I never thought I’d be sharing my personal journey following a c-section. But here I am, one year later. In the best physical shape of my life.

It’s been a year full of emotional and physical pain. Being left traumatized from the whole experience, making sense of a birth gone wrong leaves a lot of pieces being picked up.

It has also left me with a more of a go for it kind of attitude because it gave me the strength to trust in my body which is something I’ve never been able to do. In a sense, my c-section was what I needed. I never truly believed my body was strong. I treated it like a fragile crystal glass which could be broken if I pushed it too had. As a result, my self-confidence suffered.

Let me start from the beginning of the journey and how I wound in the best shape of my life.

It was 2017. My plan was to have a home birth. I had one with my daughter and was confident it was going to happen again. I was 36+5 days pregnant when my water broke — and oops, there went my plan!

In the hospital, care was transferred to the OB from my midwife because I was considered preterm.  And the safest place for me to give birth was the hospital. Not to mention, my son was in the breech position and in my heart, I knew a c-section was going to be the way I welcomed him into this world. In other words, a c-section was the only option.

The recovery process was the most traumatic and painful part. Turns out, I had air trapped in my diaphragm which Percocets couldn’t even take care of. (Quick confession: being that much pain from trapped air was worse than labor itself.)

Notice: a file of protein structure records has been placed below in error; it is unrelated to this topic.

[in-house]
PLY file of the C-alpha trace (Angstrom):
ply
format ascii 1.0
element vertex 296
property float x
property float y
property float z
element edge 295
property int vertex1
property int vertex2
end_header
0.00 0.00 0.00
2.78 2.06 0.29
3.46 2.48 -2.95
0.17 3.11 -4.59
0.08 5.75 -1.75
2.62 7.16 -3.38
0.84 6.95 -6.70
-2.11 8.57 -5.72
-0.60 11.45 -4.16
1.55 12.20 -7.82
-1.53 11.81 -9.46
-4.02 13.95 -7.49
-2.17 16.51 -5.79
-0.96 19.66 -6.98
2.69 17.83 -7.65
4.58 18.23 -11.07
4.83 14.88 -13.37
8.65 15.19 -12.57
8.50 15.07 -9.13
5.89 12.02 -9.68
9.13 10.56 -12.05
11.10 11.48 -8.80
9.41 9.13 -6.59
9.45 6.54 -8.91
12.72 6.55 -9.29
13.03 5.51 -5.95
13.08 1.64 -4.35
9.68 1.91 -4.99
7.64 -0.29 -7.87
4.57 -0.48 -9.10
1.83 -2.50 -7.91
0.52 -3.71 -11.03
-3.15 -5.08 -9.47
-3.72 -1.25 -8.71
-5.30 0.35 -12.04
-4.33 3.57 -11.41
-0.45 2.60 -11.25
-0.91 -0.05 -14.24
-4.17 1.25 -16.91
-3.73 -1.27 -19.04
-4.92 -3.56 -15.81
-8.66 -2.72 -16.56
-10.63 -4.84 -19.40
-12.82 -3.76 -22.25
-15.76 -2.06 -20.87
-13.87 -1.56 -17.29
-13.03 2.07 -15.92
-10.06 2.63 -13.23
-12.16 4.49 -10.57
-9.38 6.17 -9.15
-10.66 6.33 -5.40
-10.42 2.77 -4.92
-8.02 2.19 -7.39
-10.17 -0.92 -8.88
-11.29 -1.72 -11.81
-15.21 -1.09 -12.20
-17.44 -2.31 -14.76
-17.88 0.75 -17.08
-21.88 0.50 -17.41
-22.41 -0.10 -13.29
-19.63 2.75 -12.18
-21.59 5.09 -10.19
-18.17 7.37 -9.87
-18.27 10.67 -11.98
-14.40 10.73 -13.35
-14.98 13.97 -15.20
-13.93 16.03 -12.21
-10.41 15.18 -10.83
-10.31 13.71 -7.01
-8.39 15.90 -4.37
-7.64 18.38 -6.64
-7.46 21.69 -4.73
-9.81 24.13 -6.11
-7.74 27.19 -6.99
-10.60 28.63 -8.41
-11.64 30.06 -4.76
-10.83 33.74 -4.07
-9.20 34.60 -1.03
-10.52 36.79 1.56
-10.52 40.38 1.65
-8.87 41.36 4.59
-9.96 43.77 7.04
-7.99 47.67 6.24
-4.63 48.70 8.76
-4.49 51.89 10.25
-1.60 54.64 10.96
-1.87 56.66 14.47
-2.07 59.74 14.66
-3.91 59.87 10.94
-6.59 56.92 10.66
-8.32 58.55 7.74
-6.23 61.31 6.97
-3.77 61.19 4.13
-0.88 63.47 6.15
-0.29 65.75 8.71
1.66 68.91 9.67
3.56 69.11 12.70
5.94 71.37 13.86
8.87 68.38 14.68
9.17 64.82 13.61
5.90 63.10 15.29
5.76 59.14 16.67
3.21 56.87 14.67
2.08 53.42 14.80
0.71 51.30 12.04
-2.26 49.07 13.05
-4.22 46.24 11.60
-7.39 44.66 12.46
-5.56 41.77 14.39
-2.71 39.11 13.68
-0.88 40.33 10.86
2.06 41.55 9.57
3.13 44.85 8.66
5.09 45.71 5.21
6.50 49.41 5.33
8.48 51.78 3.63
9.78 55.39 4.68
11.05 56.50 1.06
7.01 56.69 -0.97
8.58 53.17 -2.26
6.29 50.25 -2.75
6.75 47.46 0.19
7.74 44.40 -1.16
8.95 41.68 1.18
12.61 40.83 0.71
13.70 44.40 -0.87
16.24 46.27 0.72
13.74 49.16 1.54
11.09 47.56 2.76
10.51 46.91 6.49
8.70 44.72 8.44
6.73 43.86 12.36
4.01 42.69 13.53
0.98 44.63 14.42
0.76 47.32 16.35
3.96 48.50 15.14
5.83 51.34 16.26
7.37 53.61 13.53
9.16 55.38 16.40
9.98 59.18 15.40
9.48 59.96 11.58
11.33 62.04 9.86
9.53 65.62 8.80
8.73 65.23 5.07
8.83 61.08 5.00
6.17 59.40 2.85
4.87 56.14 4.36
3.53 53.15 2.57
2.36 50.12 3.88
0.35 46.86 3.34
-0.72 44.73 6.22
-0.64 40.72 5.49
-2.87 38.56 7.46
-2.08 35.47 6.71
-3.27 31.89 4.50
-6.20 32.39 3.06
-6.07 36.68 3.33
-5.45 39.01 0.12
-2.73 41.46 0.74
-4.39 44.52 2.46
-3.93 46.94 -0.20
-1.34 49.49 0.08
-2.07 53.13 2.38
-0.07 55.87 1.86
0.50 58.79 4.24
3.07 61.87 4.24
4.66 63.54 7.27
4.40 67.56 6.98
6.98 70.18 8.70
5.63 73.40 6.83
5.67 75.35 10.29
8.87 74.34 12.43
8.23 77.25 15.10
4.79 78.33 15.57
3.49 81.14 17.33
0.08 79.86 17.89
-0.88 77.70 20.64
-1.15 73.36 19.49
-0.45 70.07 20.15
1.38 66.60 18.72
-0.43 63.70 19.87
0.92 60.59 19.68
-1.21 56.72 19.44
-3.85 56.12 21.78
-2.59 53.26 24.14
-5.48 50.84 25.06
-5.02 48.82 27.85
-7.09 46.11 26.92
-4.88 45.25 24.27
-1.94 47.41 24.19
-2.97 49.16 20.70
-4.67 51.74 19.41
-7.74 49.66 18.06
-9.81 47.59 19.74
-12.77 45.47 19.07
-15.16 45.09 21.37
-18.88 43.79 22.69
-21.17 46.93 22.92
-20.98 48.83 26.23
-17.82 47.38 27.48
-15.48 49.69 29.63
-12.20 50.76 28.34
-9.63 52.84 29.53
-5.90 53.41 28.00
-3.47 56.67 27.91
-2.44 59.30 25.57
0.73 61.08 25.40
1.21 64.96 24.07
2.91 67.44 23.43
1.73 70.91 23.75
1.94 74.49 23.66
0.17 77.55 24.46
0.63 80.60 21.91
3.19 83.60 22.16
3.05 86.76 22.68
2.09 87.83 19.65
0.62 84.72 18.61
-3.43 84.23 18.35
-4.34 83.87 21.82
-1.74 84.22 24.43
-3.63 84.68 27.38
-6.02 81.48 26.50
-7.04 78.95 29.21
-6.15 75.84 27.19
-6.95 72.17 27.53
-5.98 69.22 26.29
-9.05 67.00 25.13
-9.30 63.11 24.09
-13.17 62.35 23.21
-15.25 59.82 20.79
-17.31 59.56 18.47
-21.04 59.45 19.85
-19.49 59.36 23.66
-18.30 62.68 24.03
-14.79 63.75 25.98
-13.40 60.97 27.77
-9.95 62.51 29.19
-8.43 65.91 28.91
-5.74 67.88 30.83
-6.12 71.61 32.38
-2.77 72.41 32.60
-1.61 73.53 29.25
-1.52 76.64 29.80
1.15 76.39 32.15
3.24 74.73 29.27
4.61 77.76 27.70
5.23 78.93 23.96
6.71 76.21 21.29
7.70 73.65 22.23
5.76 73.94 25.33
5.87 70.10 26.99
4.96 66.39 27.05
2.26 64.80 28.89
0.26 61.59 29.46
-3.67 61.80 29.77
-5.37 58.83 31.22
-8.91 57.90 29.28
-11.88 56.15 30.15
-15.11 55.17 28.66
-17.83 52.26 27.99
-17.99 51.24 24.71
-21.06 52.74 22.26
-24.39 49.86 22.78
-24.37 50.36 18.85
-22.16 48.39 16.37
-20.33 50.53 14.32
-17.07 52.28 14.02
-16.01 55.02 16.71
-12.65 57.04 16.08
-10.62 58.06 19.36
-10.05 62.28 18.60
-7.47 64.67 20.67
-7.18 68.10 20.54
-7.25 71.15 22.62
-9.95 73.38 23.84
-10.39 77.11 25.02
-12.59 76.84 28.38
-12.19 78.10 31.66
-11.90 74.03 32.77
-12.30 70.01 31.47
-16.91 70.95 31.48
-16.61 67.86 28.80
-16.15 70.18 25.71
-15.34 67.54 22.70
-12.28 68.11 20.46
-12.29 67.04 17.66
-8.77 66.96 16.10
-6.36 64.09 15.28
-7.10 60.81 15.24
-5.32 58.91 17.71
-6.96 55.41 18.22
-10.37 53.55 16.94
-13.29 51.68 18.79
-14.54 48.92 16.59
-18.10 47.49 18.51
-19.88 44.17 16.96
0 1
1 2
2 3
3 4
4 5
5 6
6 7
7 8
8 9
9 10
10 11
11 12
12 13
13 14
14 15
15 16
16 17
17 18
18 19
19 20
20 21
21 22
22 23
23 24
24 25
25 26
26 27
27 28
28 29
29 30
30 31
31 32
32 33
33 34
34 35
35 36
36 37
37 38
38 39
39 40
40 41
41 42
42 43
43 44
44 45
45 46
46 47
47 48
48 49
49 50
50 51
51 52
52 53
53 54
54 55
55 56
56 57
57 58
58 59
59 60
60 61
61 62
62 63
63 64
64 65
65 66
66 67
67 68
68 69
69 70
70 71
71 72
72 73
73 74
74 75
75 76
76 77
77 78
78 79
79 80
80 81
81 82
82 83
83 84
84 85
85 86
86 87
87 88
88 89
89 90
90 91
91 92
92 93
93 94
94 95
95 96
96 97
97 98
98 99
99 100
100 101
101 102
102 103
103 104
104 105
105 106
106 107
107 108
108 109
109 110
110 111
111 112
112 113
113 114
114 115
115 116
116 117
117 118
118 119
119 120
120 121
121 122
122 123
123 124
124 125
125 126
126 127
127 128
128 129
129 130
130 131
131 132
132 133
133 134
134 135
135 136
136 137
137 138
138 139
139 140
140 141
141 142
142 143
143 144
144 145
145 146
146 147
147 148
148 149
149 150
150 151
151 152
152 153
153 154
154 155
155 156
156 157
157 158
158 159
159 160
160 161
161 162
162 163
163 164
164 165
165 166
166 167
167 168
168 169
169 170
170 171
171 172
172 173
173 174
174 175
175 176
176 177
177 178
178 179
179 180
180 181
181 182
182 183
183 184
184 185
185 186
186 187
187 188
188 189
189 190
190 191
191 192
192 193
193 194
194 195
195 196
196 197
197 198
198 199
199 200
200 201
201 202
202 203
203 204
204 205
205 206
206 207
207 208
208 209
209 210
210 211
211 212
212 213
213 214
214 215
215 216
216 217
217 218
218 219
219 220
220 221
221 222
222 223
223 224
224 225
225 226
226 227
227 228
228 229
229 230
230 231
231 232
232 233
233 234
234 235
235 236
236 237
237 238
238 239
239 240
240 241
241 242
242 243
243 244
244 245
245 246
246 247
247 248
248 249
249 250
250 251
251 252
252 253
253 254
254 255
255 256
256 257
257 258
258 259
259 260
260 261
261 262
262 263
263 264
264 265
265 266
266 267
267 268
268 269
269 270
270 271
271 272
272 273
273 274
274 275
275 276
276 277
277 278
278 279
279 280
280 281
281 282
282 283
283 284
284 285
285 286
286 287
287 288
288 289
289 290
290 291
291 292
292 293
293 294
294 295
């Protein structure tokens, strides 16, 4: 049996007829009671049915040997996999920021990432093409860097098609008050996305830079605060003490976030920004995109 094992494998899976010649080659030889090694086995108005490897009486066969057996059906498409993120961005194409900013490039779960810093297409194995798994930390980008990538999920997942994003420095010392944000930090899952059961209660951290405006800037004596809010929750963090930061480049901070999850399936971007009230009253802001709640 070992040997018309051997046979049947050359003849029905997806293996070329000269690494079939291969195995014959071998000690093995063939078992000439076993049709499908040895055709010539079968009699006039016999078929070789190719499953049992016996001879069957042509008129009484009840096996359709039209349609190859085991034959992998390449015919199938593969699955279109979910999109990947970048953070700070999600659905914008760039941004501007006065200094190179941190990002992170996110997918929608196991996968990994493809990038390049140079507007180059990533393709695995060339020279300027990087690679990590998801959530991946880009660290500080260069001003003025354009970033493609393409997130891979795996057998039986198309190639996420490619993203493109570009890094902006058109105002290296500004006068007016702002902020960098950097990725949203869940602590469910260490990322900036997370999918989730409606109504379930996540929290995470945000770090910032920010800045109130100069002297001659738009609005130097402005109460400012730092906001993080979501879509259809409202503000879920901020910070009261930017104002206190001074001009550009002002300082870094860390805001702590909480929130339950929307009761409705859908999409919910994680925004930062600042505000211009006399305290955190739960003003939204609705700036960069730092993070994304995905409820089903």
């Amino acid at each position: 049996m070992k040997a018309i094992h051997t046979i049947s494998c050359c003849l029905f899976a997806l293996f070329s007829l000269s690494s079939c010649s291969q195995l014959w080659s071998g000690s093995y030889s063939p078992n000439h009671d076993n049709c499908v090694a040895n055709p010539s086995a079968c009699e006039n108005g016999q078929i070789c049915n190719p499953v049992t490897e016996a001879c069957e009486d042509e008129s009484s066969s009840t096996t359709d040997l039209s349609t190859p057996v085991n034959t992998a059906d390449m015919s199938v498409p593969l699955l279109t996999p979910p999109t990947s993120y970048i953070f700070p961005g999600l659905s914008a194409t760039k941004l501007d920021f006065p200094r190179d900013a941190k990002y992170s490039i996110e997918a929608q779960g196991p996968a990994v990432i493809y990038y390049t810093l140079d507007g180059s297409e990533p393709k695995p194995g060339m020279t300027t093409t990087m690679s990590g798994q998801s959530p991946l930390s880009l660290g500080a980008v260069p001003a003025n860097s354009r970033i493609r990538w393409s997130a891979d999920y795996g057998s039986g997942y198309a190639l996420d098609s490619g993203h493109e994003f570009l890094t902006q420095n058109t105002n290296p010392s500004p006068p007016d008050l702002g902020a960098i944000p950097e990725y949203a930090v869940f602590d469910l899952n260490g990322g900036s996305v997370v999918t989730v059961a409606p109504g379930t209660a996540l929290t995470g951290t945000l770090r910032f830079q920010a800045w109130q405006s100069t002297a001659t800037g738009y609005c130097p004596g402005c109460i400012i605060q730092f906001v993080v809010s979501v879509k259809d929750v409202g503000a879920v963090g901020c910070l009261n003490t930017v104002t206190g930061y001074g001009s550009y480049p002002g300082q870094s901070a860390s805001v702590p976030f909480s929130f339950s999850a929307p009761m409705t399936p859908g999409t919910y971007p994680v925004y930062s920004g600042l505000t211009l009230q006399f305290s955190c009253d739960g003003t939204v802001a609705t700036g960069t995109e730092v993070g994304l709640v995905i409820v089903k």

It took 4 weeks for the air bubble to escape. At 4 weeks, my newborn baby become colicky. After having my abdomen cut open to deliver him, there wasn’t a whole lot of strength. I needed to regain this strength fast.

Because of all I went through, I committed to rehab to gain strength in my core. I began rehabbing myself in my living room. As a trained pelvic health fitness professional, I was able to identify where I needed the work most. And after having a c-section, there was numbness around my incision making this process even more challenging.

The rehab itself started around 3 weeks postpartum, using a program I developed myself and used with my clients. Starting with breathing, alignment, Kegels, and light strength training, I began to increase my core strength, reducing my back pain. Which helped with carrying a colicky baby around for hours on end.

A c-section birth is majorly traumatic on the body, Typically, a surgery of this nature takes between 9-12 months to heal. What’s concerning, women aren’t given proper rehab or training guidance by their postpartum healthcare providers. Many of these women find themselves returning to high-impact training long before their body is ready.

This doesn’t mean you have to wait 9-12 months before you begin high-impact training. But it’s best to start with core and pelvic floor rehab as soon as possible in your postpartum period.

Where I Started?

The First 6-Weeks

In the first 6-weeks, I was feeling limited in my movement. But it was still important for me to move as much as possible. I’d take short walks down the block or laps around the house.

I also started working on diaphragmatic breathing which began the retraining process of the deep core (diaphragm, transverse abdominis, multifidus, and the pelvic floor).